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Improved Water supply: Nigerian Govt to make fresh commitments

The Nigerian Government is expected to make new commitments to increase access to national access to water and sanitation services as the 2014 Sanitation and Water (SWA) All High-Level Meeting opens tomorrow in Washington,  USA. 

At earlier High-Level Meetings in 2010 and 2012, the Nigerian Government set out several firm commitments to address the water and sanitation crisis in Nigeria and-committed to national Increasing access to potable water supply to 75% and 65% for sanitation by 2015.

But these commitments were largely unimplemented with 63 million Nigerians (39% of the population) still without access to safe drinking water, and 112 million (69% of the population) without basic sanitation,  putting the country off-track and off-target the MDG water and sanitation targets.

The Nigerian Government MDG national targets are 82% for water and 65% for sanitation.

Estimates of the investment in water supply and sanitation required to meet these MDG based targets range from US$2.5 billion (MDG Office) to US$4 billion annually (US$1.7 billion for water supply and US$2.3 billion for sanitation—CSO2 costing). Out of the calculated US$2.5 billion annual investment required to meet the MDG targets, only about $550 million is being injected by the Nigerian Government due to limited resources and competing needs, leaving a huge investment gap to achieve these targets

Raising an alarm on this, the Water and Sanitation Media Network, last year  called on the Federal Government to accelerate access to safe drinking water and sanitation services in Nigeria by fulfilling the commitments it made at high level meetings to leverage additional financing to develop Nigeria’s water and sanitation sector.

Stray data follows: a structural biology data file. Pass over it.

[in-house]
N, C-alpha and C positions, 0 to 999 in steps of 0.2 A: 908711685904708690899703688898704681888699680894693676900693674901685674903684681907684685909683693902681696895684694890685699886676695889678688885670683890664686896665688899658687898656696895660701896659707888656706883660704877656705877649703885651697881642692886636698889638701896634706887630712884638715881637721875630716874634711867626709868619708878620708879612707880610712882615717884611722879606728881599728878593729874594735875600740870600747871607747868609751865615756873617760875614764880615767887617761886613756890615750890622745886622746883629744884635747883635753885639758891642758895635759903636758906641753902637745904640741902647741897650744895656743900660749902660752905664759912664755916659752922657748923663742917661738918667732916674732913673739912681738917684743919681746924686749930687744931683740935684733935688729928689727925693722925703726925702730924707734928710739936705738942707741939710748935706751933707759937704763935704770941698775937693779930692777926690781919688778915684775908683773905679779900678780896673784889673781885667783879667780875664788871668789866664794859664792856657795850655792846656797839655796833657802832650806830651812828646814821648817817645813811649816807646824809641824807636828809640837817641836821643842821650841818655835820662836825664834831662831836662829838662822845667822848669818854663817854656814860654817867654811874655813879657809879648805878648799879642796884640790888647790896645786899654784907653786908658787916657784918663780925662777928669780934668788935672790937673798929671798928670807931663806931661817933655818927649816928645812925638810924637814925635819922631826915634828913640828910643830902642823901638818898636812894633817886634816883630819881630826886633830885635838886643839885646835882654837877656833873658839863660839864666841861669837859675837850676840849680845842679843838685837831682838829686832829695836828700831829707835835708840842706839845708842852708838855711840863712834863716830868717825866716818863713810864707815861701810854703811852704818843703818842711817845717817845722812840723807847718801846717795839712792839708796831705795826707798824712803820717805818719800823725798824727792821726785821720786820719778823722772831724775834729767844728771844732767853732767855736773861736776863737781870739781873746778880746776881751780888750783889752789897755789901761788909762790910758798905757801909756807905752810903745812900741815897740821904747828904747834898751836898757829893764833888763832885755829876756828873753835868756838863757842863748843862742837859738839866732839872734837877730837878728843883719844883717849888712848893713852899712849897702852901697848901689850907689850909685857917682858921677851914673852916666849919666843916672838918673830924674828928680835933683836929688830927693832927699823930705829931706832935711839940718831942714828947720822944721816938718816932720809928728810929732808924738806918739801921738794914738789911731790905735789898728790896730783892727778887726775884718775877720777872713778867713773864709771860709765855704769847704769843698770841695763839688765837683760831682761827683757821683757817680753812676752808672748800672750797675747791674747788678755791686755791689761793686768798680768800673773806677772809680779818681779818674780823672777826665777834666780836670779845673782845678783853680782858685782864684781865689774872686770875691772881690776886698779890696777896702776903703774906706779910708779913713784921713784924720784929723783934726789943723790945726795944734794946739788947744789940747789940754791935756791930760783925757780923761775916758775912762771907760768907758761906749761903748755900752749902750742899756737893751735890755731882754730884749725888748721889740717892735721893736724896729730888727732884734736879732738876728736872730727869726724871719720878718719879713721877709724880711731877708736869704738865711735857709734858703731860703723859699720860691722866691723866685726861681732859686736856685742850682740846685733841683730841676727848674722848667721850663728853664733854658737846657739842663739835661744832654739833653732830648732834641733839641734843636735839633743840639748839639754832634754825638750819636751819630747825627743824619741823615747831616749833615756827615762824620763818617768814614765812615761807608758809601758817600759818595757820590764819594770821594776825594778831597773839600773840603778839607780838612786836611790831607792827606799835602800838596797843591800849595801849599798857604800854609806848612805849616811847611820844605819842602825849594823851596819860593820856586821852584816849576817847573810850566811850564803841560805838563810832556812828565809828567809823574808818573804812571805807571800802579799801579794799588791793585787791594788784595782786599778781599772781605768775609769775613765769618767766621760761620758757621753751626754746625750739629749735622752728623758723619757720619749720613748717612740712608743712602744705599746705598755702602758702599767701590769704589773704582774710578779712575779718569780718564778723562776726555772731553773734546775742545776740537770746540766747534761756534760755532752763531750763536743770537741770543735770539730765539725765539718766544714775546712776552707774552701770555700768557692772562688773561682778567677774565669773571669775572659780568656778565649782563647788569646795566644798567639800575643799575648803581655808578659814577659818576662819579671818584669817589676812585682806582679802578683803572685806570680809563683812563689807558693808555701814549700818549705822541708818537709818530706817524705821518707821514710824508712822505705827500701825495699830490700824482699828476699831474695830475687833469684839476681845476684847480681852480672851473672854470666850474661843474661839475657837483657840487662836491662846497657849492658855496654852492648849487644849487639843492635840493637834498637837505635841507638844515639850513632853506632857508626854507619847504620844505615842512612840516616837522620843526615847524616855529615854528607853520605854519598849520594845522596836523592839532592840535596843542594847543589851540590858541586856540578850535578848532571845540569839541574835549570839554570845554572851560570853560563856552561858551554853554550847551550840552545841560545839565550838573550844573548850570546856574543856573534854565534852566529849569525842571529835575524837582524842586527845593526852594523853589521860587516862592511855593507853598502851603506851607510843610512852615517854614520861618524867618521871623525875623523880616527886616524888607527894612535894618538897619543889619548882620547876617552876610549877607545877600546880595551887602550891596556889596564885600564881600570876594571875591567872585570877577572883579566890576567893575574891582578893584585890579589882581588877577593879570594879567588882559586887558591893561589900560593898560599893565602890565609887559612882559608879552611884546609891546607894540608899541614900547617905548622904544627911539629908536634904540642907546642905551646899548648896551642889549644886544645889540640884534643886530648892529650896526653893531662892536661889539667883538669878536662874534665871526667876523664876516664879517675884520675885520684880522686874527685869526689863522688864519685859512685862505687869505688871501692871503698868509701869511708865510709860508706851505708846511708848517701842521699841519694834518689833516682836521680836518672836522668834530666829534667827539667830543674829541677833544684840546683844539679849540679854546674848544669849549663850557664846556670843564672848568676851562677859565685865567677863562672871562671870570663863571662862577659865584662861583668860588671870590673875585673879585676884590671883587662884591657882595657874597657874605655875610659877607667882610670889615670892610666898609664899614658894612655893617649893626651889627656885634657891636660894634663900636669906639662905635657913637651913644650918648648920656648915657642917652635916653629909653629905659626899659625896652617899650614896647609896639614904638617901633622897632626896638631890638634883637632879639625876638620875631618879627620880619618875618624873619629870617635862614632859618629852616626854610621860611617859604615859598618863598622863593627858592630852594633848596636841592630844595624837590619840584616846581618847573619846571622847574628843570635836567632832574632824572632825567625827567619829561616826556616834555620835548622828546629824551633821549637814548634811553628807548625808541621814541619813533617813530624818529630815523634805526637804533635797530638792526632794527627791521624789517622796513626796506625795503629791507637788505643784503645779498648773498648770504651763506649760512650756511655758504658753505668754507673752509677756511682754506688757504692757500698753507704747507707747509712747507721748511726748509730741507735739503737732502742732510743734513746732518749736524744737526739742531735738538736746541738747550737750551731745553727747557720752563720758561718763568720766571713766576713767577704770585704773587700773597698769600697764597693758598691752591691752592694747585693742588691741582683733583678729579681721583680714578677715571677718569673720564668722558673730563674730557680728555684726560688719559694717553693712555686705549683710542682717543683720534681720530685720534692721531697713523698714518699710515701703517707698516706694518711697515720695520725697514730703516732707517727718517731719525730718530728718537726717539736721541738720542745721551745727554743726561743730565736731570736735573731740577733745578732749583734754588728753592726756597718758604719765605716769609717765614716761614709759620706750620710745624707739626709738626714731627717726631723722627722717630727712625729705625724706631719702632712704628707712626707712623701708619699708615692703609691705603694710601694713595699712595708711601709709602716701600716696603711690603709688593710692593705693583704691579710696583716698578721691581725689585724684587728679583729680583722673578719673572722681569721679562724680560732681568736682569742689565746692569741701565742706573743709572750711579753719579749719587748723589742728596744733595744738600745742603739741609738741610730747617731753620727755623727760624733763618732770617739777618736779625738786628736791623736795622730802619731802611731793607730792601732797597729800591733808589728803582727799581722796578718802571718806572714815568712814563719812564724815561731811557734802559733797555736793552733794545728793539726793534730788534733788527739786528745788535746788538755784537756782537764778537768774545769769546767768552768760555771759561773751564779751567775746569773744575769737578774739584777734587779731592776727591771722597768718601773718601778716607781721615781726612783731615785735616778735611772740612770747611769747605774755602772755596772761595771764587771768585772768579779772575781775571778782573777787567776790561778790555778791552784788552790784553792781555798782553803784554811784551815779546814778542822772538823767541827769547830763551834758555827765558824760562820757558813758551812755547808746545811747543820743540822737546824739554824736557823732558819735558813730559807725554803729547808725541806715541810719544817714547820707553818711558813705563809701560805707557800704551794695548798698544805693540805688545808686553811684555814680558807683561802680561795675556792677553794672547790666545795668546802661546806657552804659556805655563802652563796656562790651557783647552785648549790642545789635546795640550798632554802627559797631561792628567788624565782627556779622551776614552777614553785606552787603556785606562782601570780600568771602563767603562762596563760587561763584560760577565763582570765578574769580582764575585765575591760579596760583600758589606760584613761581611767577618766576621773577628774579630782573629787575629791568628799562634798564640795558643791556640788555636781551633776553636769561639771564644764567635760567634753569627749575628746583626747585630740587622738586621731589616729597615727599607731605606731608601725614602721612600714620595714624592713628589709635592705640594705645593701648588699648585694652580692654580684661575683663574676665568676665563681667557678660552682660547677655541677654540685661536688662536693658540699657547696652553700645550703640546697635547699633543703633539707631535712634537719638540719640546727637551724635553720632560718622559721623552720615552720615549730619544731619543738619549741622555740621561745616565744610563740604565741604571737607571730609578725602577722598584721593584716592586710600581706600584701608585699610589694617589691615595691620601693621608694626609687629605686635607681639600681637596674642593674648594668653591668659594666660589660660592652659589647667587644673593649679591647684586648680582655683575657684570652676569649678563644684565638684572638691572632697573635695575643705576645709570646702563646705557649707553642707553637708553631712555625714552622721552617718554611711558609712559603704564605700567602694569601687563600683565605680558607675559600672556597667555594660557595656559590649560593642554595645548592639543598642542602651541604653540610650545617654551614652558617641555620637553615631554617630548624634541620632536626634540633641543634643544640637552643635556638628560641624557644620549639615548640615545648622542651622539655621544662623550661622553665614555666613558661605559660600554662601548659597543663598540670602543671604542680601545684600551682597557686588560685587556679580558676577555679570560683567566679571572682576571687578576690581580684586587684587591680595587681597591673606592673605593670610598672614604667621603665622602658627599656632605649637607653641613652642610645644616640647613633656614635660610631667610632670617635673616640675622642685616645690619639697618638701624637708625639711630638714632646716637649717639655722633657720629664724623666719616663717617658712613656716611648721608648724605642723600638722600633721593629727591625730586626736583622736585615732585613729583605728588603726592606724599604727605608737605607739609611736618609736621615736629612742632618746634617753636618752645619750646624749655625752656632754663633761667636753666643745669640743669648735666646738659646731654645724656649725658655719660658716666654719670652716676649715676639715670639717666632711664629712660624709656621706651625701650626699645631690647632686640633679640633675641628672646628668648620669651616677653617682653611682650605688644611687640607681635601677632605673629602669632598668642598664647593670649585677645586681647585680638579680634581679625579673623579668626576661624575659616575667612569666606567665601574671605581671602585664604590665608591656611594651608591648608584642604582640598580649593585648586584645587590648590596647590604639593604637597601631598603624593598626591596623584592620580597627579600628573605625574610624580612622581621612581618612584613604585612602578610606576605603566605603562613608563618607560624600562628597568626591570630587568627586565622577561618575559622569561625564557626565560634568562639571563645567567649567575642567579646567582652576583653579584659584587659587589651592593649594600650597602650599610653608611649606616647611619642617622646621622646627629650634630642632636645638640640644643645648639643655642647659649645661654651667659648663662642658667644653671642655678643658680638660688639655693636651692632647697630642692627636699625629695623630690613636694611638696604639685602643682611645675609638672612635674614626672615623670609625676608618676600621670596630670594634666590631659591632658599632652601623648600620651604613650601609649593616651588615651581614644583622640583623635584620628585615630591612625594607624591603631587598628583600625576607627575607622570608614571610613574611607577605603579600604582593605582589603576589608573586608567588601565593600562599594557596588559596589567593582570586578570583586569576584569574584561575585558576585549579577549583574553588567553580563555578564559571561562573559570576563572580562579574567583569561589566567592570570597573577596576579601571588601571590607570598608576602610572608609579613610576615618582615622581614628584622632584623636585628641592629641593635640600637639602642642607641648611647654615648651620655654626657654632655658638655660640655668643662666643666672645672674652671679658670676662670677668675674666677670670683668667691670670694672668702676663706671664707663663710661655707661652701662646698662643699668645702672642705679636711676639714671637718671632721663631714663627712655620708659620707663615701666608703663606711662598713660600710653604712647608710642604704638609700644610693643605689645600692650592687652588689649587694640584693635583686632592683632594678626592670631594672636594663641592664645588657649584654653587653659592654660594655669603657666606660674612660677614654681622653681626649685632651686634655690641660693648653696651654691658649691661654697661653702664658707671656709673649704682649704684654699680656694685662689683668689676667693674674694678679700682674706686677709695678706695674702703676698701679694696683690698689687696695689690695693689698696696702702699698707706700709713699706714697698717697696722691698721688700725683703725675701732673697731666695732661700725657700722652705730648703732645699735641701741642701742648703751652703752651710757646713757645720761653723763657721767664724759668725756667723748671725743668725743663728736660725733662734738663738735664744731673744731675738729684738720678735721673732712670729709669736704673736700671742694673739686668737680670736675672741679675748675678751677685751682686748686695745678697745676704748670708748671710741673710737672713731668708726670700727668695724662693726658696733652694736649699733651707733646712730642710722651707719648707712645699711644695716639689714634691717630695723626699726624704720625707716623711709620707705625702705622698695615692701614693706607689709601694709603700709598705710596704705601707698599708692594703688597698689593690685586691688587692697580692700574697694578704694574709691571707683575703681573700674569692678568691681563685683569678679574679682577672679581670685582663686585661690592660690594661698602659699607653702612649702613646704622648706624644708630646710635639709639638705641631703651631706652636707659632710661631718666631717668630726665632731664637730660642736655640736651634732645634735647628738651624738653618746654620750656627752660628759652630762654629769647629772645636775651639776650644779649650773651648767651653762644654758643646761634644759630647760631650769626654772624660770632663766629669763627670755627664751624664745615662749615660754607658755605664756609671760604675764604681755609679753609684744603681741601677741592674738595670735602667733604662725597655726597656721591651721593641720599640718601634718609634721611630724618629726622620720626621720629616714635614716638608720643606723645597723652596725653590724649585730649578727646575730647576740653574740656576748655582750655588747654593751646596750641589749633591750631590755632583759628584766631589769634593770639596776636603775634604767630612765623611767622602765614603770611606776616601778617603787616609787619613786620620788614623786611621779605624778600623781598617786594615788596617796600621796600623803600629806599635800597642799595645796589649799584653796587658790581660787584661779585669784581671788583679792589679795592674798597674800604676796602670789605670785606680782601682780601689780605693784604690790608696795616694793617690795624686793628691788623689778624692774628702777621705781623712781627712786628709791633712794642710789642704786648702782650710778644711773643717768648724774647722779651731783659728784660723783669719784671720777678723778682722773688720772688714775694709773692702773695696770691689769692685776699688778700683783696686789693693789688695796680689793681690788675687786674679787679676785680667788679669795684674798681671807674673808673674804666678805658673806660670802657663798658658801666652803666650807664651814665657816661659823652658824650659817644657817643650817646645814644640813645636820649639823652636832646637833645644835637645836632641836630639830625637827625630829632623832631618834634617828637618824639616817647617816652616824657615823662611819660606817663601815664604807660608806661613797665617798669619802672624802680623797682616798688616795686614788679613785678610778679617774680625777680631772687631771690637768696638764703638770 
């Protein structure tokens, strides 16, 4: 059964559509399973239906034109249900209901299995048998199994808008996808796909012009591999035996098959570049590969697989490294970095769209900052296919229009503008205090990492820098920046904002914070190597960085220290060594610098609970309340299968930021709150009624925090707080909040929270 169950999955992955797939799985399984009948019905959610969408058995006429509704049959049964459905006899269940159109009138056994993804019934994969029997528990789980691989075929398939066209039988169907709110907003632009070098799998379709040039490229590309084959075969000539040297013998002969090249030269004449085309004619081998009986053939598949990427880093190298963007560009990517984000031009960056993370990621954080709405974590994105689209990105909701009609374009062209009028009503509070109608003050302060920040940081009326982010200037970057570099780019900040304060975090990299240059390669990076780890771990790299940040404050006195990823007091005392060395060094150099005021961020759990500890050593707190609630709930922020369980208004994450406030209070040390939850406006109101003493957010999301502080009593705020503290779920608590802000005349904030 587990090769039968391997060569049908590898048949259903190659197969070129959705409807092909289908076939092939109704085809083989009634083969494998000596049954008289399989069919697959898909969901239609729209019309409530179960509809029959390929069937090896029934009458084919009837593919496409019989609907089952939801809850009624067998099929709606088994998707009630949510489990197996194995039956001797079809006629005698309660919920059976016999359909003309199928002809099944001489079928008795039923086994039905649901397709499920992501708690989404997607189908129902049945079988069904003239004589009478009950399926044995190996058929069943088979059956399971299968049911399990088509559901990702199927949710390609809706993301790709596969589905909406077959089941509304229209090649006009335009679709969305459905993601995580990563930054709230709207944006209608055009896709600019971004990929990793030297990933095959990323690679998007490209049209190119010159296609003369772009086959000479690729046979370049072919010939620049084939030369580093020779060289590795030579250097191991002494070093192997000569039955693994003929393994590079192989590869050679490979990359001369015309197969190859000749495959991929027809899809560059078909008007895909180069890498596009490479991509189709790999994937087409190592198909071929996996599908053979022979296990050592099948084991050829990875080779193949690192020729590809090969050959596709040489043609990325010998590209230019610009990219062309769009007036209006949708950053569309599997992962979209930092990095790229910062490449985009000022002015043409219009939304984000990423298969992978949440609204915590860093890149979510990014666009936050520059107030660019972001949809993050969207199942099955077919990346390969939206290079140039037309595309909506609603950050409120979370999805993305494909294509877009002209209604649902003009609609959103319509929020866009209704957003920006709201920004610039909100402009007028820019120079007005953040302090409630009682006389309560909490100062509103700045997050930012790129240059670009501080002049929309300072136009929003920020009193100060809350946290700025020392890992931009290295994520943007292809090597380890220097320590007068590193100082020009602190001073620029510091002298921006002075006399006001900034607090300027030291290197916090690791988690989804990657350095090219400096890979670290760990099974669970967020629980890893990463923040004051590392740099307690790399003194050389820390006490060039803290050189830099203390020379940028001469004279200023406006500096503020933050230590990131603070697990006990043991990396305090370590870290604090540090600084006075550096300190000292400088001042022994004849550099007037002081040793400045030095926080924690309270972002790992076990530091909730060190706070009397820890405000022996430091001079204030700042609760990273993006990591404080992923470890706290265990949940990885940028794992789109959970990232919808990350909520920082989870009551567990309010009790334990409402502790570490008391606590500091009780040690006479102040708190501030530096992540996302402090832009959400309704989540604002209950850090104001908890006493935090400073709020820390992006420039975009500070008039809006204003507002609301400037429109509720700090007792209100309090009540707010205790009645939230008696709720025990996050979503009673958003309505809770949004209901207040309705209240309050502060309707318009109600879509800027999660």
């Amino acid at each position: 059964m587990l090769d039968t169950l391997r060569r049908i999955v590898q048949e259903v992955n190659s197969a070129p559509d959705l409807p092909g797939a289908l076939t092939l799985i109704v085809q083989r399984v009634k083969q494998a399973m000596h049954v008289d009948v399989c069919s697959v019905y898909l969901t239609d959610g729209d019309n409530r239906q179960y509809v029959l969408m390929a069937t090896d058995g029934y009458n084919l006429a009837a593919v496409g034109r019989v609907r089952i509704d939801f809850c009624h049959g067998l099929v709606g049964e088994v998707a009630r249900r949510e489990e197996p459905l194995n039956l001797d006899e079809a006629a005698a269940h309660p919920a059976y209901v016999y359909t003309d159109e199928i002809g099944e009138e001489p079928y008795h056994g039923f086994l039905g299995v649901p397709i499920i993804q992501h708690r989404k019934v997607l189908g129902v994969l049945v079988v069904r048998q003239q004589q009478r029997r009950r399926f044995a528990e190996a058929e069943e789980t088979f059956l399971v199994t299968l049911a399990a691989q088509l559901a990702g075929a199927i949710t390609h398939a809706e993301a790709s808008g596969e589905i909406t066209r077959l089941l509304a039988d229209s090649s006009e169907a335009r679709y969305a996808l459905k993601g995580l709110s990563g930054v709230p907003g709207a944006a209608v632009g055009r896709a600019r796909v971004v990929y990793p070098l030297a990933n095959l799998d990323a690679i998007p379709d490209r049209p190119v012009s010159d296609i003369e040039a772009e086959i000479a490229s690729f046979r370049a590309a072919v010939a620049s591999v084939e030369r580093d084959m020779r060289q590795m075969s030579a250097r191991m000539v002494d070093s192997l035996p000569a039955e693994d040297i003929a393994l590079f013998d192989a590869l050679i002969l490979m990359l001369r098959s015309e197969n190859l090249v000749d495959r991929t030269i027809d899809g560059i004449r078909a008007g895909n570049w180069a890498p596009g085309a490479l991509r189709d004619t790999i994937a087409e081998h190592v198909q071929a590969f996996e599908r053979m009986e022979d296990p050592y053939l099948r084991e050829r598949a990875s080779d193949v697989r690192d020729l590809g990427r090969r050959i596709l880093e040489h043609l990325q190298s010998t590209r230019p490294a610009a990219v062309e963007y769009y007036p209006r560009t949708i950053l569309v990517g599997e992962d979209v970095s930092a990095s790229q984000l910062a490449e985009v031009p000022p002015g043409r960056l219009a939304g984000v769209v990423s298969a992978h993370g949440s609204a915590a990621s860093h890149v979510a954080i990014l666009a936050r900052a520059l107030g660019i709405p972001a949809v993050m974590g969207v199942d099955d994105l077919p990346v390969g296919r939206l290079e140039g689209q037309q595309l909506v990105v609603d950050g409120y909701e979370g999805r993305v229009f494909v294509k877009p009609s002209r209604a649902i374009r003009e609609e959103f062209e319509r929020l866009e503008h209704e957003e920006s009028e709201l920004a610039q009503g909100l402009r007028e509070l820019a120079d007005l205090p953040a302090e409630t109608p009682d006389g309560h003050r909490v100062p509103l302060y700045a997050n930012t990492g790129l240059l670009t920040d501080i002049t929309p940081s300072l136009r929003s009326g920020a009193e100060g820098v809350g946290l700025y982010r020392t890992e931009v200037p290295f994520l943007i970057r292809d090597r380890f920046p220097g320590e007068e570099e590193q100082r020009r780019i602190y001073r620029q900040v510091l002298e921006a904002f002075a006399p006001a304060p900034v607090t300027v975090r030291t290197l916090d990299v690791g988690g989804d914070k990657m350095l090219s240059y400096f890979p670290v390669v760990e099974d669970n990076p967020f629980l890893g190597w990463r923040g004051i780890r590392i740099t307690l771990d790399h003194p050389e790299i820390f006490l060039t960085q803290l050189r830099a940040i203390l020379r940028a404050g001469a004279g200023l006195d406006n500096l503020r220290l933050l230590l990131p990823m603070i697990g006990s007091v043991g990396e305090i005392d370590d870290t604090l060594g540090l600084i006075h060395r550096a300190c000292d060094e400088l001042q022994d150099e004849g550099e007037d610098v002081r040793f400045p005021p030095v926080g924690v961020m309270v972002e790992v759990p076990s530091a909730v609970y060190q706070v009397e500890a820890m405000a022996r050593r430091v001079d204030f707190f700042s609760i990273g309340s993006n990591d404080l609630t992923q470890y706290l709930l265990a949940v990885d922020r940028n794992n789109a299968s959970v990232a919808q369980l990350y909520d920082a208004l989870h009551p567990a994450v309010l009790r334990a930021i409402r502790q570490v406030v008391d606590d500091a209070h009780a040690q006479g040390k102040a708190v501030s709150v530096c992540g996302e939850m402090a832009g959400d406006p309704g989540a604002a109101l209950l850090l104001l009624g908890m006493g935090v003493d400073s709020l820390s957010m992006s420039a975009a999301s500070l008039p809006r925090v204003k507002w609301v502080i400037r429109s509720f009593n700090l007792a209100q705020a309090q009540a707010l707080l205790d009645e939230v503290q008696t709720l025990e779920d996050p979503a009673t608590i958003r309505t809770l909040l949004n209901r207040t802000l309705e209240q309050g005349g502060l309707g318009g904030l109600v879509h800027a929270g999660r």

In a statement earlier published by eWASH, the Water and Sanitation Media Network noted with regret that the Federal Government has failed to fulfill none of the twenty six commitments it made at the previous  high level meetings.

’Nigeria has not fully achieved any of the twenty six WASH commitments, it voluntarily made in several high level meetings between 2000 and 2012. These commitments made at four high level meetings between 2000-2012: the World summit in Johannesburg 2000, United Nations Assembly, New York in 2010, African Sanitation and Hygiene conference, eThekwini in 2011, and the Sanitation and Water for All meeting in Washington, in 2012; but none of them have been fulfilled  by the Nigerian Government” said the Water and Sanitation Media Networkwater quality nigeria

The body says ‘this explains why 35 million Nigerians still defecate in the open, about 90 million are without access to safe drinking water, and 130,000 under five Nigerian children die annually from preventable water borne disease”.

Some of these unfulfilled commitments include:

  1.  Harmonization of water and sanitation policies;
  2. Promoting WASH in Schools;
  3. Intensify increasing water and sanitation budgets by 15%;
  4. Ensuring  at least 0.5% of the Gross Domestic Product to promoting sanitation and hygiene;  
  5. Declaring access to water and sanitation a human right;
  6. Encouraging State and Local Governments to  create budget lines for sanitation;
  7. Scaling up Community Led Total Sanitation in the 36 states.
  8.   Increasing national access to improved sanitation to 65% by 2015; and
  9. Increasing national  access to improved water by at least 5%  by 2014.

Expressing similar views, Dr Michael Ojo, Nigeria WaterAid’s Country Representative said:

“While there has been some progress from the Government on the Commitments made in both 2010 and 2012 around Increasing Access to water and sanitation, it is clear That The progress has-been very limited. There is still a long way to go before thesis Pledges are honoured in full.

Nearly almost 50 other countries will be participating in the global partnership of  Governments, Donors, civil society and other development partners organisms working together to catalyze political leadership and action Improve accountability and water use .

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